Just going to leave this here…
Another visitor! Stay a while… stay forever!
Just going to leave this here…
A lot of British gamers will remember the superb Digitiser magazine which ran on Teletext on Channel 4 between 1993 and 2003.
What a lot of people perhaps aren’t aware of is the behind the scenes turmoil that went on between its writer, Paul Rose (aka Mr Biffo), and the management of Teletext Ltd. The latter were worried that the strange characters, surreal humour and irreverent language-me-do didn’t really fit in on a text-based information service (owned by the Daily Mail!) which was probably better known for holiday adverts and trivia quizzes.
Last year Mr Biffo resurrected Digitiser in the form of a new website, and over the past few days he has been telling the story of his time at Teletext, how Digitiser got off the ground, the battles with management, its decline and the final, triumphant end. Part One of the story is here.
If you were never a fan of the Man’s Daddy and his jokes, you can still take one thing away from the tale. In the epilogue to the story, Biffo tells the story of a Q&A session he held at a recent gaming convention:-
I got asked by an audience member what I considered to be the meaning of life.
I’m sure he was looking for a funny answer – “Shoes filled with prawns and dentist poo!” I could’ve said to uproarious laughter – but I could only think of something sincere.
Wincing at my own profound earnestness, I told him that the most important thing in life is to be with people who let you be you. Whether it’s your other half, a best friend, colleagues, your parents, your children, or simply yourself… you deserve to be celebrated – not pressured to conform to the ideals of others. For the most part, I’ve got that today, in spades; an amazing partner, great kids, good mates – and people I’ve mostly never met who support my writing. I’m blessed.
It’s too easy to fall into roles, or relationships, or jobs, where your unique you-ness is suppressed, or not valued. It doesn’t matter if you’re crap at DIY, or hate football, or you’re messy, or scruffy, or clumsy, or have a weird sense of humour, or like video games – find places in life where all of that is appreciated. Or, at least, not beaten down. Don’t compromise on this.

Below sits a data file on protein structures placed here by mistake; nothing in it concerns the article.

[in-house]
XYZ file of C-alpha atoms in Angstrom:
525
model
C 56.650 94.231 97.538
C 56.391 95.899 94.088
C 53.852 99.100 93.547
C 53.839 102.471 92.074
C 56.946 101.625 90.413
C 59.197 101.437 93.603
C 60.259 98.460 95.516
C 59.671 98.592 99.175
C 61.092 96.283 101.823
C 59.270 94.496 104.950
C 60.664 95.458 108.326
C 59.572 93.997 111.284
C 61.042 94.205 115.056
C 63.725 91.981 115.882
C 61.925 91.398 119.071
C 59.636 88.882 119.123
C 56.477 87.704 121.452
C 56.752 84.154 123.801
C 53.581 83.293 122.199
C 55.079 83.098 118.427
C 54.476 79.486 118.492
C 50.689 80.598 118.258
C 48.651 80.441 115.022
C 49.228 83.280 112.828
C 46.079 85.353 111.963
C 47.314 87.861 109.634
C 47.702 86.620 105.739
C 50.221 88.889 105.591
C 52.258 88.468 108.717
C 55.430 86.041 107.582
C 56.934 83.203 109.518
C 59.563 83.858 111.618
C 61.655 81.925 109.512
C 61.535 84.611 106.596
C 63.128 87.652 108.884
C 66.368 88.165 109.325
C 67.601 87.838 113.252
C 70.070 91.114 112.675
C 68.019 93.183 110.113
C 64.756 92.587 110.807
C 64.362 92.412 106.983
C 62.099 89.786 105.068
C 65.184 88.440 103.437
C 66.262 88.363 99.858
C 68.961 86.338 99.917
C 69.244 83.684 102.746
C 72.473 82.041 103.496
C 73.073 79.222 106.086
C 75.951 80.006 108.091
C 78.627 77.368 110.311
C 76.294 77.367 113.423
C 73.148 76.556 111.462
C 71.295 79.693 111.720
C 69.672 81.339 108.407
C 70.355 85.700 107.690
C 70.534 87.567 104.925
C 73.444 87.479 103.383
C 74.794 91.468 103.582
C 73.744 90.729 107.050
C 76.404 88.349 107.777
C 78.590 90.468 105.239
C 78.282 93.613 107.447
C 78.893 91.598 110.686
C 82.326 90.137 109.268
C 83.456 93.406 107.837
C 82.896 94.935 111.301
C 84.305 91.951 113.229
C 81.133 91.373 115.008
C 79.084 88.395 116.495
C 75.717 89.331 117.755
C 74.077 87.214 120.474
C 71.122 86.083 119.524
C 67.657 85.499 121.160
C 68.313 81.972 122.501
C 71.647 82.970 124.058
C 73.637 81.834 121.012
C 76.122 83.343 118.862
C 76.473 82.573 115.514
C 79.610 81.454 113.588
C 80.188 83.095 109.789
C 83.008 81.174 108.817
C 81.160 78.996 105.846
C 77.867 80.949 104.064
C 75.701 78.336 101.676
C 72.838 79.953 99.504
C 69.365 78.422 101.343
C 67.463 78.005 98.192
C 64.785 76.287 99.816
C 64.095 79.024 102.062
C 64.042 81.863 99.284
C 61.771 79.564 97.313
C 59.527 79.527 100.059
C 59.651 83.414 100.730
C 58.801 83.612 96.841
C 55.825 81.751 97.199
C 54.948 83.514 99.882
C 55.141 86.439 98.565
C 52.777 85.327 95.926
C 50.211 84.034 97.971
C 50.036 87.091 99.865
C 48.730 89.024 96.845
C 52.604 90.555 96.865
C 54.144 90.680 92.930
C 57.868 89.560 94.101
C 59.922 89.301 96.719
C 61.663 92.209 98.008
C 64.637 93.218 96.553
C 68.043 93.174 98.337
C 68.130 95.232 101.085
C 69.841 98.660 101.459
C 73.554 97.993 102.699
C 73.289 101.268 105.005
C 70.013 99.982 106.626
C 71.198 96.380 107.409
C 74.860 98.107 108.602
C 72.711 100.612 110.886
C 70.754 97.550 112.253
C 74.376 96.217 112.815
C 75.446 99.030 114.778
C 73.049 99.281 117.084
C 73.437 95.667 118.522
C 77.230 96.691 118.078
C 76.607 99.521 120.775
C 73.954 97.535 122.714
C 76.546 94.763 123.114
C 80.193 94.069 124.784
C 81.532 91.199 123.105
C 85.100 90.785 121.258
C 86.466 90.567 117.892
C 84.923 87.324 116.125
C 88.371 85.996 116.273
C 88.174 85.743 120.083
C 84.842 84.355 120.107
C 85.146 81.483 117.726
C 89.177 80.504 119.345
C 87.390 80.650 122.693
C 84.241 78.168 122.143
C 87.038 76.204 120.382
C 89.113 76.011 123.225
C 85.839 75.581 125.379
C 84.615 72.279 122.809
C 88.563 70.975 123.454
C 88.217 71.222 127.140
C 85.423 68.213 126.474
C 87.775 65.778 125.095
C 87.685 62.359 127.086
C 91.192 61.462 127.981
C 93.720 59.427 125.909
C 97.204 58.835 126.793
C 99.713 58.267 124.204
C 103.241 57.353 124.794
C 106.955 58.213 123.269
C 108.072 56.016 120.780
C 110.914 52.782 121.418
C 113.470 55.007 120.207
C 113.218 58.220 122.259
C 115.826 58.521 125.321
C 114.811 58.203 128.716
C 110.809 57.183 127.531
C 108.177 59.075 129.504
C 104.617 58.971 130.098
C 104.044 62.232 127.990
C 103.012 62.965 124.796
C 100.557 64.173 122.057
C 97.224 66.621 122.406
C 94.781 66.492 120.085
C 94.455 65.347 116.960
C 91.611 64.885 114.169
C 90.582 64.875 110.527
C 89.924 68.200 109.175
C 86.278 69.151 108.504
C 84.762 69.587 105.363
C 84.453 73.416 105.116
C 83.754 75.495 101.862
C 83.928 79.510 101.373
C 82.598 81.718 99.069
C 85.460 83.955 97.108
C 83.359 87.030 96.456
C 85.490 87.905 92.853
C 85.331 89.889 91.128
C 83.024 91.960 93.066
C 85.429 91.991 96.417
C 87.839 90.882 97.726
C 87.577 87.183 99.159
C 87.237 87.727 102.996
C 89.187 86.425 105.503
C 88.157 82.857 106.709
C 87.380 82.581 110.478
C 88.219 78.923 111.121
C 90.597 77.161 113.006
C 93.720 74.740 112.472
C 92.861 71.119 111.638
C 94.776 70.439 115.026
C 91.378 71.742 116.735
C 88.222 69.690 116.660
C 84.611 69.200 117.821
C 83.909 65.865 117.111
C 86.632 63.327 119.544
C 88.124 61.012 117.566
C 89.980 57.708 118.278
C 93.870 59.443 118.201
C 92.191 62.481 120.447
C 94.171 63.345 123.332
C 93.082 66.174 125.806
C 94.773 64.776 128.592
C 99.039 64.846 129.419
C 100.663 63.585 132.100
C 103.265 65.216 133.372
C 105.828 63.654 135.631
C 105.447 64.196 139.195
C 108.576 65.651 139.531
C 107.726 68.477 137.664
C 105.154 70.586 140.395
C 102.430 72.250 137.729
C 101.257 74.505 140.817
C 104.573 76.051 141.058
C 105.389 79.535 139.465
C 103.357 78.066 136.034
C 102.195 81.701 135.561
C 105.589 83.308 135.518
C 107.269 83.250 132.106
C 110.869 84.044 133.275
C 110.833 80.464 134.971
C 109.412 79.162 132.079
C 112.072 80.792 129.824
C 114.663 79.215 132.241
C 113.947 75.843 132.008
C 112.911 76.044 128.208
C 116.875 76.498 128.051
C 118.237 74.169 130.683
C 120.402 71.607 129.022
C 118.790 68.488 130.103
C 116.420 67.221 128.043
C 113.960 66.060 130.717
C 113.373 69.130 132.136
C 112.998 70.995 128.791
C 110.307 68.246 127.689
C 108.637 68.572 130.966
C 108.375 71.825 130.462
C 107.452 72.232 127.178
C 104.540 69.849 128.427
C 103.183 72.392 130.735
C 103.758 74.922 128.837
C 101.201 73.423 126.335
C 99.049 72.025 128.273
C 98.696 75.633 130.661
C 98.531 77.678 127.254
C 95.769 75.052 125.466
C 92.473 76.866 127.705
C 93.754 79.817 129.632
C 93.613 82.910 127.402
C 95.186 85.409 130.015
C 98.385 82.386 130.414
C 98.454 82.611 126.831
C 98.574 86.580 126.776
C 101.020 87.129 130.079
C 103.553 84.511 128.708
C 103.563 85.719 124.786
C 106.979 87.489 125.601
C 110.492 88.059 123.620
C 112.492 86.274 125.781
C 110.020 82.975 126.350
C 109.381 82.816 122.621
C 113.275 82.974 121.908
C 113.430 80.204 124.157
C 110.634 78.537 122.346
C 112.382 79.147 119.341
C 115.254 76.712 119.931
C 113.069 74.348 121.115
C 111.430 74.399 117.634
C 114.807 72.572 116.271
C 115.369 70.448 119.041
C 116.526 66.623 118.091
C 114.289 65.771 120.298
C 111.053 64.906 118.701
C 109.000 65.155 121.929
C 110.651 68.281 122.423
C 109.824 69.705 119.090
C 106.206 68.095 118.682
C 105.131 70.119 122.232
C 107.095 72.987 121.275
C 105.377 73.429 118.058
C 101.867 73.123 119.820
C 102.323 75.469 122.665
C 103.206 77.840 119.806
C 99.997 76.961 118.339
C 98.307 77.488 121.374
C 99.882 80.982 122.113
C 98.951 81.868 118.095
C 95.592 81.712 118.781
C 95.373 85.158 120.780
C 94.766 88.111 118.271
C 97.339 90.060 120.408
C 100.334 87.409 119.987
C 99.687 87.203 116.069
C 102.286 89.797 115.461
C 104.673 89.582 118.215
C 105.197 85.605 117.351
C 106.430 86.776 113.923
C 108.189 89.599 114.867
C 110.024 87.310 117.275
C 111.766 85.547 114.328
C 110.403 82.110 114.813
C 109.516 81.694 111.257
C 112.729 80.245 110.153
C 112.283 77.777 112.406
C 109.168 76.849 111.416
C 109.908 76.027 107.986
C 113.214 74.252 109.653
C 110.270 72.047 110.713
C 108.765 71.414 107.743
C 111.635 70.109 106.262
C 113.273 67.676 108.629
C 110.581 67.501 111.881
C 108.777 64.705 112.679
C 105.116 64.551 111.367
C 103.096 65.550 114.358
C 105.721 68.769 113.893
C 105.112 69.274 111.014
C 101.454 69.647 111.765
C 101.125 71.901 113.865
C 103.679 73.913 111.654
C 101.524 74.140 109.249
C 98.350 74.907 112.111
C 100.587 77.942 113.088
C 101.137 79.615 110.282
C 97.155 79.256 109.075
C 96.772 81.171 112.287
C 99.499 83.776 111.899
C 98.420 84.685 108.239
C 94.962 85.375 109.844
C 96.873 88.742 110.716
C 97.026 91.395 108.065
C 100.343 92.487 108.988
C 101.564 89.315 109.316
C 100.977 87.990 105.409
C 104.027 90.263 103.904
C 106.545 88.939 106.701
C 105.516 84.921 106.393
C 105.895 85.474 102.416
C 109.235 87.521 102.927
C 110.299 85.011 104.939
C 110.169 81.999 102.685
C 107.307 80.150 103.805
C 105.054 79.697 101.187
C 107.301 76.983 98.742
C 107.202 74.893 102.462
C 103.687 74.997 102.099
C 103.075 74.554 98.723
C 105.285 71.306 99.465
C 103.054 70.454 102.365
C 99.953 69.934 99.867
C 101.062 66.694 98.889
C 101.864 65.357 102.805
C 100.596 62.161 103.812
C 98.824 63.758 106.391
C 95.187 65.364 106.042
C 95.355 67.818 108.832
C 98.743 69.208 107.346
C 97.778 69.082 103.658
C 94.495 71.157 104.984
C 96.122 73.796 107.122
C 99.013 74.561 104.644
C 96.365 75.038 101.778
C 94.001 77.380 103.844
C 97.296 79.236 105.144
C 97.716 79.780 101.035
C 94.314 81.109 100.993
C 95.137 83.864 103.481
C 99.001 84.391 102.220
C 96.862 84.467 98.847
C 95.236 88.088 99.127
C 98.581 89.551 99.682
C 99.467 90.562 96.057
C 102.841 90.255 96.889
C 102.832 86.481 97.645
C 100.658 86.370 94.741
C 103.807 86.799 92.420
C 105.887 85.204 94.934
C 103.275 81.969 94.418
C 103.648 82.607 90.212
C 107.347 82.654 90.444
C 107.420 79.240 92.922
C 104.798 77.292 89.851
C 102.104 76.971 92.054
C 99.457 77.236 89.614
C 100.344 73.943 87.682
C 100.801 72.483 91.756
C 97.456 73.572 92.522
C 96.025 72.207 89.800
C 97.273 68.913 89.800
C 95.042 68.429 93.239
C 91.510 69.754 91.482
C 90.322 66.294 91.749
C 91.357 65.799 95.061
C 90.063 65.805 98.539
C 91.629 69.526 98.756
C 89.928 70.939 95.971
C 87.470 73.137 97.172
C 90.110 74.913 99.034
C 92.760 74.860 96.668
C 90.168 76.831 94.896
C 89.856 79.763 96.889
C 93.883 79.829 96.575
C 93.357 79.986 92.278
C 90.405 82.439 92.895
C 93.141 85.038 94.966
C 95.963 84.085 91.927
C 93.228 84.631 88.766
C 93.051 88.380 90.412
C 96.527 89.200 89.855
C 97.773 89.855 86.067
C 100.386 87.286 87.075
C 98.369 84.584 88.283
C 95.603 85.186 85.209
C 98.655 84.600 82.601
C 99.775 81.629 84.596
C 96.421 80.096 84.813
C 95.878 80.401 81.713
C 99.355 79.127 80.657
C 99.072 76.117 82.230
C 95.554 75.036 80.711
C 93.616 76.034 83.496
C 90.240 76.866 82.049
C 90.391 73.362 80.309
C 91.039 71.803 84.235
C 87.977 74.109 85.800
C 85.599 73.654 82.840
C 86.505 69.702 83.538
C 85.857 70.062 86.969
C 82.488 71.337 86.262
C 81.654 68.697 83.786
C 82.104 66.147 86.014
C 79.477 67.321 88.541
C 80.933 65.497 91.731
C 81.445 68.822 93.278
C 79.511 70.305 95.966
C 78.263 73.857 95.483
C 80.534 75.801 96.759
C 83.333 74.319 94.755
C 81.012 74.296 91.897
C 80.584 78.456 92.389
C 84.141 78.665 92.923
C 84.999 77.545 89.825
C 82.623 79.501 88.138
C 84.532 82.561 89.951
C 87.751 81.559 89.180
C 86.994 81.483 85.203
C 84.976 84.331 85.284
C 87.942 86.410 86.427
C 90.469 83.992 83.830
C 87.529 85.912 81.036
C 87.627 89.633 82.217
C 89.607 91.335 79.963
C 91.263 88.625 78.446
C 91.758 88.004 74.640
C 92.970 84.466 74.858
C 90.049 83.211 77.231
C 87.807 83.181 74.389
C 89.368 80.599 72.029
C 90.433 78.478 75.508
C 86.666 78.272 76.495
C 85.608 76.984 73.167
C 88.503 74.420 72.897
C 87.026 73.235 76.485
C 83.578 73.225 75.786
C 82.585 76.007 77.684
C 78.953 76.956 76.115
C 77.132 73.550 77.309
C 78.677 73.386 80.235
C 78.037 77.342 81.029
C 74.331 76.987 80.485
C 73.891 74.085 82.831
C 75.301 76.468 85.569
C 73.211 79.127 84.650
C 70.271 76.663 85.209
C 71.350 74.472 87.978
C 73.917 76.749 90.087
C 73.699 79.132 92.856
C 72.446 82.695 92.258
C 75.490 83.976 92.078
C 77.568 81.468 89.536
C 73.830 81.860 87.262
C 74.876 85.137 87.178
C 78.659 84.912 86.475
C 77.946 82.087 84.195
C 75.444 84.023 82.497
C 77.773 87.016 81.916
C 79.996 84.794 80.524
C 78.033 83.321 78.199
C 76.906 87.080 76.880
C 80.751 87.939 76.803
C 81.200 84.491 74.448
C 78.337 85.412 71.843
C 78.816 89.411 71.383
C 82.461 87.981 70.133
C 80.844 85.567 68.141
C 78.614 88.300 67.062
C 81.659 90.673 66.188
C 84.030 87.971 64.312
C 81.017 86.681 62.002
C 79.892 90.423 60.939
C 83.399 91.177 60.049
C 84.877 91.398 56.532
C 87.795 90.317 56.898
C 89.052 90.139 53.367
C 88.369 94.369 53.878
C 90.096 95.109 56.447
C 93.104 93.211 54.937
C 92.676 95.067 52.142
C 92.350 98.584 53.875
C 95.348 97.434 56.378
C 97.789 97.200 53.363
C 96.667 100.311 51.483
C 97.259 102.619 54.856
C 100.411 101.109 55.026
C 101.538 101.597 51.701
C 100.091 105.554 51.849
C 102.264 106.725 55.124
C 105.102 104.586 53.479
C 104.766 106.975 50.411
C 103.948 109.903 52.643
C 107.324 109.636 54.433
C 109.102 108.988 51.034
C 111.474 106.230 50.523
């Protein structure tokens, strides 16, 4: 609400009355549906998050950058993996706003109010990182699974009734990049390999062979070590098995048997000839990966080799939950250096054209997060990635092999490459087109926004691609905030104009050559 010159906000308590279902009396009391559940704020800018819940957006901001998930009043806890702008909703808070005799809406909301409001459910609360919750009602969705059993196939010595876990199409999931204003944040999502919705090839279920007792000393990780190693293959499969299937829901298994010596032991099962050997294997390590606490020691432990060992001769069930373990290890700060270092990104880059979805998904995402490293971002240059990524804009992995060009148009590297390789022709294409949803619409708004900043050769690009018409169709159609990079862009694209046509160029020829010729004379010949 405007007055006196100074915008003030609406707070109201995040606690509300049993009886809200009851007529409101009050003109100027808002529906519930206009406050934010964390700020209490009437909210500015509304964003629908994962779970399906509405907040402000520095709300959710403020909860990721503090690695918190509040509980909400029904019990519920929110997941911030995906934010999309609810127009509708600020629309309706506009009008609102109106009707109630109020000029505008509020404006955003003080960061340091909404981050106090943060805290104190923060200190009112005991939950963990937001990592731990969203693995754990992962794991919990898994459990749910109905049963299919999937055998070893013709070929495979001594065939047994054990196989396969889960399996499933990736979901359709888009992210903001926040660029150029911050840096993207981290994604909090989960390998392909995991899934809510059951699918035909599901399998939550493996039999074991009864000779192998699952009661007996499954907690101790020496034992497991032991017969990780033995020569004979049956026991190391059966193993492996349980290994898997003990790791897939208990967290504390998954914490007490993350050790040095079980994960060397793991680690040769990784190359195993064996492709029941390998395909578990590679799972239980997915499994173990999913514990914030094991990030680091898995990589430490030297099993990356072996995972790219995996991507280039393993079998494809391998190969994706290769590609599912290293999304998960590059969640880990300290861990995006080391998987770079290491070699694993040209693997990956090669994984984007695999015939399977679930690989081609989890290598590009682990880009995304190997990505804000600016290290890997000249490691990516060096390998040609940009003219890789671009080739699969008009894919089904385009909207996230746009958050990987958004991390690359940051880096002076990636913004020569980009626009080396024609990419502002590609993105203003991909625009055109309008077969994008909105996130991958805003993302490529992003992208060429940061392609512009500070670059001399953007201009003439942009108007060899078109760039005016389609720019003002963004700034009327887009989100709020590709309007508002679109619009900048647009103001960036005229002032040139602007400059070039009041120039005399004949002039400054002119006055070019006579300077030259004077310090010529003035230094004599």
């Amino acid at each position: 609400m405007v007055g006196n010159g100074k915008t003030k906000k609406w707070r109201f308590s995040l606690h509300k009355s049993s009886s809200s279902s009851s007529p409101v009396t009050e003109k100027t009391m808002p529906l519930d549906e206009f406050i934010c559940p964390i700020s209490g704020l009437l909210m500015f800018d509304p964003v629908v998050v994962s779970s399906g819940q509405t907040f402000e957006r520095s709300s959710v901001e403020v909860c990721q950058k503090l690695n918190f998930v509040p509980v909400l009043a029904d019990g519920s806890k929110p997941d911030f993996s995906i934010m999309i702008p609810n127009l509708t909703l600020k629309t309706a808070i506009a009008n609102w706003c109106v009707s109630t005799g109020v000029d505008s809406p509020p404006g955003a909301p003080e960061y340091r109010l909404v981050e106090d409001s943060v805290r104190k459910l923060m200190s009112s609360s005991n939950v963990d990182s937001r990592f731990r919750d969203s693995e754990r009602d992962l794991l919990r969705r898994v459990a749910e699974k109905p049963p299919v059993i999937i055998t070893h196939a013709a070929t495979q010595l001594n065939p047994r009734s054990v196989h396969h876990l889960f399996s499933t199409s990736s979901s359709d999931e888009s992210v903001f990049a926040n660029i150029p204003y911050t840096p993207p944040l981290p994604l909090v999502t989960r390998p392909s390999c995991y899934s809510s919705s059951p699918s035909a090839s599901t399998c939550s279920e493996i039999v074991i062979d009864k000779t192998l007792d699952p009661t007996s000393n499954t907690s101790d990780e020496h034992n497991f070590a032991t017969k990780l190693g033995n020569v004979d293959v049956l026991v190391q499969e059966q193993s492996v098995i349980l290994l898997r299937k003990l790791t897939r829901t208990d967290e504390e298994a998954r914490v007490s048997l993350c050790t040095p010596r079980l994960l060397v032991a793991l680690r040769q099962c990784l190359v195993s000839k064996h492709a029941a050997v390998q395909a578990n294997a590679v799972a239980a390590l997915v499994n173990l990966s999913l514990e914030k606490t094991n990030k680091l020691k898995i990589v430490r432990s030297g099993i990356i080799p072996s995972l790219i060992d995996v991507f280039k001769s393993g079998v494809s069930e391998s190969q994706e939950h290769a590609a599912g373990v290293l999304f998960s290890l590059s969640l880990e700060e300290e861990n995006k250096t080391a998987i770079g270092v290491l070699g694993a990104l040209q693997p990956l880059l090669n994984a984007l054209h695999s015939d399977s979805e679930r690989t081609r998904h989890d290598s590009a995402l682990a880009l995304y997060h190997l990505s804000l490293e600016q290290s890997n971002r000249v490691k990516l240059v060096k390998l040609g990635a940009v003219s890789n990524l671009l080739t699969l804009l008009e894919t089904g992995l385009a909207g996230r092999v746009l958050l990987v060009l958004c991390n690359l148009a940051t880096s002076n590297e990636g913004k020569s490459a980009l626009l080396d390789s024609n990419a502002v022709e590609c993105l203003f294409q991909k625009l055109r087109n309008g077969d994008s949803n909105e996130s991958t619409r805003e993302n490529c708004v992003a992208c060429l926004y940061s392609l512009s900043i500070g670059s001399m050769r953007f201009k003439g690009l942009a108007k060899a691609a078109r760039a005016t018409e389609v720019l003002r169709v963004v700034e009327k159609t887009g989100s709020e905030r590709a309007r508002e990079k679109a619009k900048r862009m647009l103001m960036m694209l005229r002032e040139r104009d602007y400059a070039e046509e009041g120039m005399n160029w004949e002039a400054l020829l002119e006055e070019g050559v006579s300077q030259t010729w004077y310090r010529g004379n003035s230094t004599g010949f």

That’s quite good advice, I think.
Another piece of good advice: stay AWAY from Mr T’s BINS.
Rail franchising! Does any topic get people more excited? In pubs and saloons up and down the country, people are clustered around tables, excitedly discussing Invitations to Tender, Passenger Service Requirements and non-compliant bids!
No? Just me, then.
The government yesterday announced that the Northern franchise had been won by Arriva (owned by German state railway operator Deutsche Bahn). They had beaten out Abellio (owned by Dutch state railway operator Nederlandse Spoorwegen) and Govia (70% owned by French state railway operator SNCF). Remember, state ownership of railways is bad, unless it’s a foreign state.
Arriva have a long shopping list of improvements, and it’s long overdue. The north’s rail services have suffered ever since the boneheaded decision by the Department for Transport, back in 2004 under Labour, to let the Northern franchise on a “zero-growth” basis. In other words, the civil servants assumed there would be little or no growth in passengers and revenue, so no additional rolling stock or services were planned.
In fact, it seems that the DfT at the time wanted to perpetuate the “managed decline” of the railway. A report was even commissioned to look for possible cost savings, and speculation mounted that lines or stations could be closed. Much to the disappointment, I’m sure, of some DfT mandarins, the report concluded that the franchise was efficiently run, and even closing the famed “limited service” routes like Ellesmere Port to Helsby (four trains a day), Stockport to Staybridge (one train a week) and Chester to Runcorn (eight trains a year) would save almost no money.